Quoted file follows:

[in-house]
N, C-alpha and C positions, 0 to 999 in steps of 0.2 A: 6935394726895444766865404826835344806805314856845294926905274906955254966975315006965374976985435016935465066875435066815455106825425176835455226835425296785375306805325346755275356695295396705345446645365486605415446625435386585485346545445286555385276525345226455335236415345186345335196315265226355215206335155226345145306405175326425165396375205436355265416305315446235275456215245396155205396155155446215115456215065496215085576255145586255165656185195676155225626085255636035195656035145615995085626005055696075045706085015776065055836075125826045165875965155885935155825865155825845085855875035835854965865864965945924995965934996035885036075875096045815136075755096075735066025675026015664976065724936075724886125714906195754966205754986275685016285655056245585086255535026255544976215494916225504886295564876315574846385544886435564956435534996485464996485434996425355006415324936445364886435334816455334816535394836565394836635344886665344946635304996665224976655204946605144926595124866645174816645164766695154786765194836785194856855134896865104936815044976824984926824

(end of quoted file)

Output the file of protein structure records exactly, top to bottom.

[in-house]
N, C-alpha and C positions, 0 to 999 in steps of 0.2 A: 6935394726895444766865404826835344806805314856845294926905274906955254966975315006965374976985435016935465066875435066815455106825425176835455226835425296785375306805325346755275356695295396705345446645365486605415446625435386585485346545445286555385276525345226455335236415345186345335196315265226355215206335155226345145306405175326425165396375205436355265416305315446235275456215245396155205396155155446215115456215065496215085576255145586255165656185195676155225626085255636035195656035145615995085626005055696075045706085015776065055836075125826045165875965155885935155825865155825845085855875035835854965865864965945924995965934996035885036075875096045815136075755096075735066025675026015664976065724936075724886125714906195754966205754986275685016285655056245585086255535026255544976215494916225504886295564876315574846385544886435564956435534996485464996485434996425355006415324936445364886435334816455334816535394836565394836635344886665344946635304996665224976655204946605144926595124866645174816645164766695154786765194836785194856855134896865104936815044976824984926824